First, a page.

In early 2002, a company called First Energy Corporation contacted Techlink about purchasing a nuclear reactor head, and Techlink suggested that First Energy purchase the reactor head from the Midland facility. First Energy officials visited the Midland facility on one or more occasions and Bischof assisted with these visits. Kemp testified that he offered to pay Bischof for his assistance but that Bischof declined the offer and instead asked to be offered future work.


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8

As negotiations with First Energy and other prospective buyers of the reactor head continued, Consumers Energy and Techlink entered into a March 18, 2002, "Sales & Marketing Agreement," pursuant to which Techlink was to be paid a commission on the final sale price of the reactor head. Neither Power-Tek nor Bischof was a party to this agreement and neither participated in negotiations concerning it. On May 22, 2002, Consumers Energy, First Energy and a broker entered into a "Sales Agreement" providing for the sale of the reactor head for $10,428,000. The Sales Agreement acknowledged that Consumers Energy had "contracted for certain marketing services with Techlink, Inc., and [Consumers Energy] will pay to Techlink, Inc. any fees that [Consumers Energy] has agreed to pay Techlink, Inc., in connection with the sale of the Vessel Head hereunder." Based upon the commission schedule in the Sales & Marketing Agreement, Techlink received a commission of $3,128,000 on the reactor head sale.

9

Kemp testified that because First Energy used its own contractors to remove the reactor head from the Midland facility, Techlink was unable to hire Power-Tek to perform any support services in connection with that particular sale. Kemp asked Bischof to meet him in Tennessee for a meeting on June 7, 2002, which Bischof did. At that meeting, Kemp explained that Techlink could not offer Power-Tek any additional work on the sale of the nuclear reactor head, but offered to pay Power-Tek $300,000 for the work that it had already performed. Bischof rejected that offer and insisted that he deserved more in light of the alleged 1999 even-split agreement between Power-Tek and Techlink. Kemp denied the existence of any such agreement. According to Kemp, Bischof then asked for a million dollars and, after Kemp refused to pay that amount, threatened that Pitsch would cancel Techlink's Sales & Marketing Agreement with Consumers Energy. In late July 2002, Power-Tek sent Techlink an invoice for $1.56 million. Techlink responded by sending Power-Tek a purchase order for $300,000 for services rendered by Power-Tek. Power-Tek rejected Techlink's purchase order and Techlink eventually revoked it.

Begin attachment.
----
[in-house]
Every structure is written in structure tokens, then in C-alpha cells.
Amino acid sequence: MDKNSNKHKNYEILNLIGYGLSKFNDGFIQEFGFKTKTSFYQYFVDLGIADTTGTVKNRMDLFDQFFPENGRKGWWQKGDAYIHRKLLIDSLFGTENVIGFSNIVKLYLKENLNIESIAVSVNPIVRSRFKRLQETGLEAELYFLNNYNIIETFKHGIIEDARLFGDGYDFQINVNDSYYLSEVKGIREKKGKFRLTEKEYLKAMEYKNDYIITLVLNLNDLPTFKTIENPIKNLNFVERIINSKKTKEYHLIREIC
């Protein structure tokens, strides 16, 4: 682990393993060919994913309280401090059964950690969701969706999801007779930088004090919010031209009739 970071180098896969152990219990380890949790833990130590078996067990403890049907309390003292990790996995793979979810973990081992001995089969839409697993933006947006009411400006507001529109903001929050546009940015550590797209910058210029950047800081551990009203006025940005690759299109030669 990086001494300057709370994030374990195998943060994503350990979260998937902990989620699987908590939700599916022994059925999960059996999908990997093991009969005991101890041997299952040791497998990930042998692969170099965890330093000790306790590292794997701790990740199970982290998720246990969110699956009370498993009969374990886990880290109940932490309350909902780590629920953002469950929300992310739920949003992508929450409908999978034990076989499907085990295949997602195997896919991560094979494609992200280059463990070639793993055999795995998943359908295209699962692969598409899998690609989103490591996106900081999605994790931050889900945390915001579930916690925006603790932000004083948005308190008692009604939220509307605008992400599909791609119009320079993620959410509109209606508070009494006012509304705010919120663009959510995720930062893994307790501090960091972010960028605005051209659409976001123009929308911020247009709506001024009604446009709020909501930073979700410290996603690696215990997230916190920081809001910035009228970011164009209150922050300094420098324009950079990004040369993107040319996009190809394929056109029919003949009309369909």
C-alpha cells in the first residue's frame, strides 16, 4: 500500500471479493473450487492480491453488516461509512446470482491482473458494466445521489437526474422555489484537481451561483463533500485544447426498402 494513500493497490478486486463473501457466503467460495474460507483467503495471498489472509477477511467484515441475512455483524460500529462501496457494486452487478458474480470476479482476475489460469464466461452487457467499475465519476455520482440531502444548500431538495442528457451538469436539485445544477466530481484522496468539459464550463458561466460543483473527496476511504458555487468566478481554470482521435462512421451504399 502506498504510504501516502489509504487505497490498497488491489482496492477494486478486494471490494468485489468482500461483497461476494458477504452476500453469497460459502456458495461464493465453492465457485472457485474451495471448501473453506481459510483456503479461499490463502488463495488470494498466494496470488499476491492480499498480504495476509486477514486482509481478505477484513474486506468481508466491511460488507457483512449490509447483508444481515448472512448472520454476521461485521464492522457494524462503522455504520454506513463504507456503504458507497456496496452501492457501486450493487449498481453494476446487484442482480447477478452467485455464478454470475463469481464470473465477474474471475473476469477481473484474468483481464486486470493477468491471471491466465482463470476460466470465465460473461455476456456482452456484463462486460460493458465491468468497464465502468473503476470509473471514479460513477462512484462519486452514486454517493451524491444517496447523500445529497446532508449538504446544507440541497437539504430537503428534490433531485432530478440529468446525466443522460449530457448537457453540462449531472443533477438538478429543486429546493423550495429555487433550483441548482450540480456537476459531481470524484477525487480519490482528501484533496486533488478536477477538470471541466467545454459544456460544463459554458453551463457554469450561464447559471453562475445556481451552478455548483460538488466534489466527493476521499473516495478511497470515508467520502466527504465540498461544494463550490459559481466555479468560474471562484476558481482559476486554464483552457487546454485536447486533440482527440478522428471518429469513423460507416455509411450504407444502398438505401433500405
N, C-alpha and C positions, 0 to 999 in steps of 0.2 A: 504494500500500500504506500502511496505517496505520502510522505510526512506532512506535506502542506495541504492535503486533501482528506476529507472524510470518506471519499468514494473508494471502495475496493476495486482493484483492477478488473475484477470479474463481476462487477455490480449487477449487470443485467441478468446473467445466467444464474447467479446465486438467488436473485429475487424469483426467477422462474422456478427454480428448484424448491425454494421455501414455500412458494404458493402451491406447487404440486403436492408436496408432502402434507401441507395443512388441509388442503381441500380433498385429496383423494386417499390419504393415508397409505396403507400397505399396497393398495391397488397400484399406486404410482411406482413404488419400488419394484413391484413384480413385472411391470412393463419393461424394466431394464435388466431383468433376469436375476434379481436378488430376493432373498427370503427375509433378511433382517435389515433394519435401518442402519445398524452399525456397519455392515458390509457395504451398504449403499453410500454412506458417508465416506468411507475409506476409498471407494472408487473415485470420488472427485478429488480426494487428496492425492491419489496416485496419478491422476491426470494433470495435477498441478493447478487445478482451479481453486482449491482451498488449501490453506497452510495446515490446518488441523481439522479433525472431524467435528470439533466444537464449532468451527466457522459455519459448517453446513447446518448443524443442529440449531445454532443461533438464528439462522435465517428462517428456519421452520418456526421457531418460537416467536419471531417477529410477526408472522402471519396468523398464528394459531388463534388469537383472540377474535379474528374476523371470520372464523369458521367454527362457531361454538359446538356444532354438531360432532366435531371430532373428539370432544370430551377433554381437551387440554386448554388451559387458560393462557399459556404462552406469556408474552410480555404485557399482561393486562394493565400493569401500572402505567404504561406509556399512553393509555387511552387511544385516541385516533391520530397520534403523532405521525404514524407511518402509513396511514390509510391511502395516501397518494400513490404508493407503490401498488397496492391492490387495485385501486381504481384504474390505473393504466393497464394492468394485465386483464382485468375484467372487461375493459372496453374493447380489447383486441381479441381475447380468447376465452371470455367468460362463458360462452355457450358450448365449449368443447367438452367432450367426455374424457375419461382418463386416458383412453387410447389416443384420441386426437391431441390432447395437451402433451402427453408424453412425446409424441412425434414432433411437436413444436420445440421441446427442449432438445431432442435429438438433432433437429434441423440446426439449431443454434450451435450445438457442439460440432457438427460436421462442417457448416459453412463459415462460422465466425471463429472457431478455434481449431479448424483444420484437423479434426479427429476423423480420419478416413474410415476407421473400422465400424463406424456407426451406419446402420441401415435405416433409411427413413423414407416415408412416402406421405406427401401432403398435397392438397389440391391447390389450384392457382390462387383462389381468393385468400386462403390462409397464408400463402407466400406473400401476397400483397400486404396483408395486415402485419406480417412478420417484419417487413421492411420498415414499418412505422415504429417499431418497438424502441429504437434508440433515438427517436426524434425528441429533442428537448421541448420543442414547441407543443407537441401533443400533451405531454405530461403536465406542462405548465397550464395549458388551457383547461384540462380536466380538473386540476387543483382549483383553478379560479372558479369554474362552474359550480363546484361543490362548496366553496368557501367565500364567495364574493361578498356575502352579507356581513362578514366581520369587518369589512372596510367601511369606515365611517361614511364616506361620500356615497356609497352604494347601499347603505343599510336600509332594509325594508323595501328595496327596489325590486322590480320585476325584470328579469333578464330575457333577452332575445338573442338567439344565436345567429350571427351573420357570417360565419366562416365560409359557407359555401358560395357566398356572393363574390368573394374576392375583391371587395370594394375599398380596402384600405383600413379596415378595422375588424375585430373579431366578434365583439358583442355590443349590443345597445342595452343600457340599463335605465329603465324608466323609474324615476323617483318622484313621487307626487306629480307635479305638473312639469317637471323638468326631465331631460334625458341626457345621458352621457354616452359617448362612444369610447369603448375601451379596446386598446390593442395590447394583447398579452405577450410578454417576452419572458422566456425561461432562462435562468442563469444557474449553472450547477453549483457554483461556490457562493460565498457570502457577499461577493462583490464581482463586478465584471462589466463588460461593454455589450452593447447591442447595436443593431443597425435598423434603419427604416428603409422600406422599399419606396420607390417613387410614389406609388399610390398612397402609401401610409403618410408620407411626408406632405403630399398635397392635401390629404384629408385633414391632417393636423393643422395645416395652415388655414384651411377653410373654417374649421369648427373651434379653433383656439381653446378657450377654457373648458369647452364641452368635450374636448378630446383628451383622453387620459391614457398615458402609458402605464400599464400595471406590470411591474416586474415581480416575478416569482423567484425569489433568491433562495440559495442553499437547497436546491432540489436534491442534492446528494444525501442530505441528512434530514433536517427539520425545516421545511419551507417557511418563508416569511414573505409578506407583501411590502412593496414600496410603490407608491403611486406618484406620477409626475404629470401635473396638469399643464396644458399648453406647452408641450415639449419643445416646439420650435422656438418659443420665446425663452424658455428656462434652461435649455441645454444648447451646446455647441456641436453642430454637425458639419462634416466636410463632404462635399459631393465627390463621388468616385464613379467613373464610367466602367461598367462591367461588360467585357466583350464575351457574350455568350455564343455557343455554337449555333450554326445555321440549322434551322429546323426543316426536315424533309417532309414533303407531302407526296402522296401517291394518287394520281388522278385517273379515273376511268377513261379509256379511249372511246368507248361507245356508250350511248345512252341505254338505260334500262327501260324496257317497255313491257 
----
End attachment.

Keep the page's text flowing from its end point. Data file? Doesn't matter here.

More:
10

Power-Tek filed the instant lawsuit against Techlink on October 15, 2002, alleging claims for breach of contract, promissory estoppel, conversion and breach of the duty of good faith and fair dealing, as well as a third-party beneficiary claim. The crux of Power-Tek's breach-of-contract claim is that Techlink breached the alleged 1999 agreement by failing to pay Power-Tek one-half of the net proceeds that it earned from the sale of the nuclear reactor head to First Energy. Techlink filed an answer that, among other things, denied the existence of any even-split agreement between Power-Tek and Techlink. All parties consented to the exercise of jurisdiction by a magistrate judge over all proceedings, including trial and entry of final judgment.

11

After discovery, Techlink filed a motion for summary judgment on all claims. The magistrate judge, applying Michigan law, denied Techlink's motion as to the breach-of-contract and promissory-estoppel claims, but granted it as to the remaining claims. A jury trial commenced on April 21, 2003, with respect to the breach-of-contract and promissory-estoppel claims. At the close of Power-Tek's case, Techlink moved for judgment as a matter of law on both claims. The district court granted the motion as to the breach-of-contract claim only. The jury trial on the promissory-estoppel claim continued, with the jury eventually deadlocking. The second trial on the promissory-estoppel claim resulted in a unanimous jury verdict in favor of Techlink.

12

In this timely appeal, Power-Tek challenges solely the magistrate judge's entry of judgment as a matter of law in favor of Techlink on the breach-of-contract claim.

II.

A. Choice of Law

13

As an initial matter, Power-Tek argues that the magistrate judge erred in holding that Michigan law, rather than Ohio or Tennessee law, governed its adjudication of the breach-of-contract claim. We review a district court's choice-of-law determination de novo. MacDonald v. Gen. Motors Corp., 110 F.3d 337, 341 (6th Cir.1997).

14

The parties agree that the choice-of-law principles of Ohio, the forum state, guide our analysis. Ohio courts follow the Restatement (Second) of the Law of Conflicts, Ohayon v. Safeco Ins. Co. of Ill., 91 Ohio St.3d 474, 747 N.E.2d 206, 209 (2001), which provides that the rights and duties of the parties are determined by the laws of the state with "the most significant relationship to the transaction and the parties," Restatement (Second) of the Law of Conflicts § 188(1). According to section 188(2) of the Restatement, the following factors are relevant to the determination of which state has the most significant relationship to the transaction and the parties: (a) the place of contracting; (b) the place of contract negotiation; (c) the place of performance; (d) the location of the contract's subject matter; and (e) the parties' respective domiciles, residences, nationalities, places of incorporation and places of business.